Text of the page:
reviewed by Allie Marini
Slouching Towards Entropy
Finishing Line Press, 2014
Lisa Mangini’s poetic voice is absolutely one-of-a-kind—my first introduction to Mangini’s work was while working at Lunch Ticket (No One Ever Told Me, poetry, finalist for 2013 Best of the Net award) and then later, Mojave River Review (Undressing, Childhood Logic, Phone Call to a Long Distance Lover, Annotated with Kierkegaard’s Diary, flash fiction) .
Mangini is one of those rare birds who works cross-genre and is equally adept in both: her poetry and prose are masterful, powerful, and command the attention of the reader in a way that’s seductive and cerebral. Slouching Towards Entropy, Mangini’s 3rd poetry collection, is immediately recognizable as her distinctive voice, but the subject matter of this collection (to this reader) steers her work into new territory. While the body of Mangini’s work is defined by a raw vulnerability and an intimate, confessional quality expressed in unconventional, memorable imagery, Slouching Towards Entropy takes these qualities even deeper, mining childhood experiences and memories for adult revelations. The main theme explored in these poems in not necessarily the experiences themselves, but the speaker’s having survived these things and how they have come out on the other side, changed.
The tone of this collection is planted as a seed in the first poem, “A Bird in the Hand,” where Mangini writes, “I was ten; I did not know/ names of birds or even painters—I couldn’t spot/ the angle of her neck and call it “Picasso-esque”/as I might now.” The juxtaposition of childhood innocence and adult comprehension is planted as a seed in the reader’s mind with this opening piece, a seed which grows, extending and unfurling from an idea to a unifying theme as each poem builds upon the one preceding it. The crescendo of this collection, is, to me, “Bird Watching at the End of the World (ii)”—the title of the collection, Slouching Towards Entropy, is taken from the last line of this poem, with a sly backwards nod to Yeats’s “Second Coming”, as well as Joan Didion: here, rough beasts can be birds, young girls, women in clubs, or the violence we experience and survive in nature or childhood, the effects of which only surface as understanding, years later. The final pieces in this collection, “The Last Meal” and “Boundary”, serve as a coda: a winding down, the calm following an emotional storm. The final poem, “Boundary,” re-zones the experiences, memories, and connections explored throughout the poetic arc and asks the reader to consider, “How far away is air before it is considered sky?”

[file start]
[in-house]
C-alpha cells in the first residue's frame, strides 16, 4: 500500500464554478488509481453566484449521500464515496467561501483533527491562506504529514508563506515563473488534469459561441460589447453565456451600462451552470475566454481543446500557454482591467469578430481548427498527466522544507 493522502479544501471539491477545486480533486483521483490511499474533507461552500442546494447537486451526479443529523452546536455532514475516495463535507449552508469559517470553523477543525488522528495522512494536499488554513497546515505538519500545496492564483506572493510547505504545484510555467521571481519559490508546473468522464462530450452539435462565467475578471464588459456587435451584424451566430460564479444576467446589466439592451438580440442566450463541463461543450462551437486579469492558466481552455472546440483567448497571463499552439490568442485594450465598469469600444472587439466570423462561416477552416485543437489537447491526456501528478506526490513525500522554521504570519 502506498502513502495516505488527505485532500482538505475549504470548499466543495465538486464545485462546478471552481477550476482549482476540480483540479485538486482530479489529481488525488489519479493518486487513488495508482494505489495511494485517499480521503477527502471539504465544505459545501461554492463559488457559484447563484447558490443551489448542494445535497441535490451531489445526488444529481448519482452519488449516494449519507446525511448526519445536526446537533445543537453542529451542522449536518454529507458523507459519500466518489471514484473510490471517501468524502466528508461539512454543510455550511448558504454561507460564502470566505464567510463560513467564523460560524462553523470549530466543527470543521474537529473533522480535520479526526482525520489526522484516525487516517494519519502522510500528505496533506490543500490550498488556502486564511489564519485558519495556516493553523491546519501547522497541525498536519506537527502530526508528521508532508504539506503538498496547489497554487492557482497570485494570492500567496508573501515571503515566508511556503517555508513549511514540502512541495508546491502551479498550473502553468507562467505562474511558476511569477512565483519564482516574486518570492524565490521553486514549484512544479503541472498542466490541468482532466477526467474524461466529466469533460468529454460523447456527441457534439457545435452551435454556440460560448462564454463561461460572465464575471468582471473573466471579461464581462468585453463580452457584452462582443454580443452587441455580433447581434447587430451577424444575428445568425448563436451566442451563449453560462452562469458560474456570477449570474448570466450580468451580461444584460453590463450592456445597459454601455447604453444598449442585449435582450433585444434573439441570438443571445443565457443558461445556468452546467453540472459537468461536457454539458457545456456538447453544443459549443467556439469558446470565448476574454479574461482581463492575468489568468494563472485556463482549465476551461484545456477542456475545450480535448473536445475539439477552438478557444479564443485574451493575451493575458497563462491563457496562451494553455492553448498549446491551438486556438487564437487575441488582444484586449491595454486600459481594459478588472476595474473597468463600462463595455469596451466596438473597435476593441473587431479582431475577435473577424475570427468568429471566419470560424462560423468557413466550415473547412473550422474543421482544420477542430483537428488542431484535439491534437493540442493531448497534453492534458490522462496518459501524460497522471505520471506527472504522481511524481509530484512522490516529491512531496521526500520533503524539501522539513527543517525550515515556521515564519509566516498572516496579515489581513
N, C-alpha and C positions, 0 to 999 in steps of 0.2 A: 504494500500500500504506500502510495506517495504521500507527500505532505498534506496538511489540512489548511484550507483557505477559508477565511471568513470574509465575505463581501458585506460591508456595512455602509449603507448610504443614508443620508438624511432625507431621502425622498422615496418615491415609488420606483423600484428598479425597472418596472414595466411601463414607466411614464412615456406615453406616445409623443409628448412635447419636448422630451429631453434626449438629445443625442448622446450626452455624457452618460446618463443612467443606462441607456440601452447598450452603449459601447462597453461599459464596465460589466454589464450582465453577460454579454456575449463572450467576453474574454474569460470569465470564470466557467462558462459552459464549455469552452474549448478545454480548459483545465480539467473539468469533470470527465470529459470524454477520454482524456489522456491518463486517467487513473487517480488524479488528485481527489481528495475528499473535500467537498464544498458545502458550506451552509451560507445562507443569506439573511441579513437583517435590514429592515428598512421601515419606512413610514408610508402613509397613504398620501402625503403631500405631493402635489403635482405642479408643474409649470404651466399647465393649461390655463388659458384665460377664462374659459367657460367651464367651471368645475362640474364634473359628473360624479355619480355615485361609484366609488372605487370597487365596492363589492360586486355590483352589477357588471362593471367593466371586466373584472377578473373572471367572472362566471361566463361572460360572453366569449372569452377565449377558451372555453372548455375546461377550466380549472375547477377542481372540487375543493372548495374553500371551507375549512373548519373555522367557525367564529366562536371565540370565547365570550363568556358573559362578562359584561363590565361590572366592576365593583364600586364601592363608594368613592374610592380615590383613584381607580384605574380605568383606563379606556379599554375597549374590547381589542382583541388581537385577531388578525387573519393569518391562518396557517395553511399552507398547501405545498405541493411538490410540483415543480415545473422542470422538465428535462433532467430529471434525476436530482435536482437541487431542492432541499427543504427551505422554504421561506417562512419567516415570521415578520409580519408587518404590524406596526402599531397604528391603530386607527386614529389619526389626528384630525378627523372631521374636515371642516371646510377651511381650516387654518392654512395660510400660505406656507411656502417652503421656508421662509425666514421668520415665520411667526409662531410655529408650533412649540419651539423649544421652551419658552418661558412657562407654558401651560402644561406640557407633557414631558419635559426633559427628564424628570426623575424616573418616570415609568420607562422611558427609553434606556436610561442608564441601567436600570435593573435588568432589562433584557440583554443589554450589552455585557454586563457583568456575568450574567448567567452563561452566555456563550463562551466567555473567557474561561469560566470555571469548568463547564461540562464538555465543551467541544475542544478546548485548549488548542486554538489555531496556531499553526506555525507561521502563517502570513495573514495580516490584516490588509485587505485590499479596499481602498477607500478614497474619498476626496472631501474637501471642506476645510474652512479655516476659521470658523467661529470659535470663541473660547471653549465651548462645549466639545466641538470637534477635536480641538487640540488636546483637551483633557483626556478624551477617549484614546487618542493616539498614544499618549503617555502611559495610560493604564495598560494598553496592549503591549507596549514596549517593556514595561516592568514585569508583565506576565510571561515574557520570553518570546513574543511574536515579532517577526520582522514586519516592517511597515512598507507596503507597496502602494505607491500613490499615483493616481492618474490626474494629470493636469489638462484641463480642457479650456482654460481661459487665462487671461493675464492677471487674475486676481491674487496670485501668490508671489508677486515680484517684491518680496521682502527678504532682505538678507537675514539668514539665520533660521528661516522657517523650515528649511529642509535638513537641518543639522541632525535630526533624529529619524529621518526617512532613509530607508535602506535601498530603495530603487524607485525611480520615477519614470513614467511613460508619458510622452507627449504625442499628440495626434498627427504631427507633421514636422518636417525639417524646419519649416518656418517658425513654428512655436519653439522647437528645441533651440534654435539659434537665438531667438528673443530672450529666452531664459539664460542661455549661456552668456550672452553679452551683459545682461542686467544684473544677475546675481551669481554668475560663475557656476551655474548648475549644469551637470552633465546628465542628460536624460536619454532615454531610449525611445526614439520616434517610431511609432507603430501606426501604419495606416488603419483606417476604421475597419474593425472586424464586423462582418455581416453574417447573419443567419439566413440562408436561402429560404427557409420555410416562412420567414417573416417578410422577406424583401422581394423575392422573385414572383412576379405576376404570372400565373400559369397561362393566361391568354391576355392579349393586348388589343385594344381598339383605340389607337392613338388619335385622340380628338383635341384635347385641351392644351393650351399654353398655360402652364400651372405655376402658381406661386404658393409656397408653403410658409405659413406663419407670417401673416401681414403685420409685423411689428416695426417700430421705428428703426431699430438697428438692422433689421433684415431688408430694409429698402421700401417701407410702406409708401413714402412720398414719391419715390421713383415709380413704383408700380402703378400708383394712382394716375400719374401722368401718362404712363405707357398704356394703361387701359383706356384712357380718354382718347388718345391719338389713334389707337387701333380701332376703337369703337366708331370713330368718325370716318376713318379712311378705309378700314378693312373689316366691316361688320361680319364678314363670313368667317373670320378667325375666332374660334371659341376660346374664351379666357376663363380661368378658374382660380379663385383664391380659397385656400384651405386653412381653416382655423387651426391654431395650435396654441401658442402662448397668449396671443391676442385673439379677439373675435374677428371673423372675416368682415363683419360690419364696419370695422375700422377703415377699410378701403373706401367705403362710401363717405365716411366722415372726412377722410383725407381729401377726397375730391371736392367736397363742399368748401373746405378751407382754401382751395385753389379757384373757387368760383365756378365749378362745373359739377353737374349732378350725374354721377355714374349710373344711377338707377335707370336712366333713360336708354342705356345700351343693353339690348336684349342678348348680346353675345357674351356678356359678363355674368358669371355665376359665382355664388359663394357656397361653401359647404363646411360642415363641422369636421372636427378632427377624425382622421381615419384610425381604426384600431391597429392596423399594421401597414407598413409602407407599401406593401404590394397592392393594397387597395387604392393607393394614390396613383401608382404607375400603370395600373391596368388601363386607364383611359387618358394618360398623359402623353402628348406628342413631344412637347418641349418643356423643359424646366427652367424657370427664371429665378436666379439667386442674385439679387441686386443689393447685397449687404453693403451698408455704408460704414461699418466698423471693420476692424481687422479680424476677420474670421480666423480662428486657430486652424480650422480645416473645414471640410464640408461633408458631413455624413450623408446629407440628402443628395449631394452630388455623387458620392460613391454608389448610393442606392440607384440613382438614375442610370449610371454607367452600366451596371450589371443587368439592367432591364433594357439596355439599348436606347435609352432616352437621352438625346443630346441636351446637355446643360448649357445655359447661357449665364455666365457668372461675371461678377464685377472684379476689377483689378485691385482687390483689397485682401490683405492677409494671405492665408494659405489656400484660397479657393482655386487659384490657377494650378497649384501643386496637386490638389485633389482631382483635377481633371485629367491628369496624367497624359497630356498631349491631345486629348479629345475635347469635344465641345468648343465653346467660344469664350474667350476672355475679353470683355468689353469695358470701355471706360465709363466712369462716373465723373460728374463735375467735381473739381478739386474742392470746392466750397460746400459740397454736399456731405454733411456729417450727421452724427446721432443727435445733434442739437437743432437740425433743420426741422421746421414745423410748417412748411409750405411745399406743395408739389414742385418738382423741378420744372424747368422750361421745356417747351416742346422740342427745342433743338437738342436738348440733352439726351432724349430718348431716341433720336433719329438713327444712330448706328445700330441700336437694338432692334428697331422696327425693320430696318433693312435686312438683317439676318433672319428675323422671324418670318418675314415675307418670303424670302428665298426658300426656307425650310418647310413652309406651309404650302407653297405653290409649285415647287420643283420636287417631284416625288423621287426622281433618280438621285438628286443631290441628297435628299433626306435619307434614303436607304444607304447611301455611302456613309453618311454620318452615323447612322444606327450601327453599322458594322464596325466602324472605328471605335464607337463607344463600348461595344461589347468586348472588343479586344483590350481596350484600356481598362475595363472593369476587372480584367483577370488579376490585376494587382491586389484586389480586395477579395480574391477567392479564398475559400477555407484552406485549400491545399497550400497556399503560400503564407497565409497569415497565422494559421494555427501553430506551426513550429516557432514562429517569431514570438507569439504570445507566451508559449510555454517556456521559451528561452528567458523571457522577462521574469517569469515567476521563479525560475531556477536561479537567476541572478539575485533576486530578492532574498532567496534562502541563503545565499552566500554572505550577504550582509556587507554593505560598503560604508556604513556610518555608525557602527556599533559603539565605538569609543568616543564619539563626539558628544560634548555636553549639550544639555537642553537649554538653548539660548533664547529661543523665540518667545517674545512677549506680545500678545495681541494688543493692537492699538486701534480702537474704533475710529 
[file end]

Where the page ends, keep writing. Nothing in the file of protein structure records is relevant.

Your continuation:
Want another take on this collection? Read NonBinary Review contributor Angele Ellis’s review of Slouching Towards Entropy, Weave Magazine.
Allie Marini is the managing editor of Zoetic Press, co-founder of Lucky Bastard Press, and author of Here Comes Hell; Cliffdiving: Love Poems; And When She Tasted of Knowledge, Her Eyes Opened; Heart Radicals (co-authored with Les Kay, Sandy Marchetti, & Janeen Pergrin Rastall); Southern Cryptozoology: A Field Guide To Beasts Of The Southern Wild; This Is How It Ends; Pictures From The Center Of The Universe; wingless, scorched & beautiful; Before Fire; Unmade & Other Poems; You Might Curse Before You Bless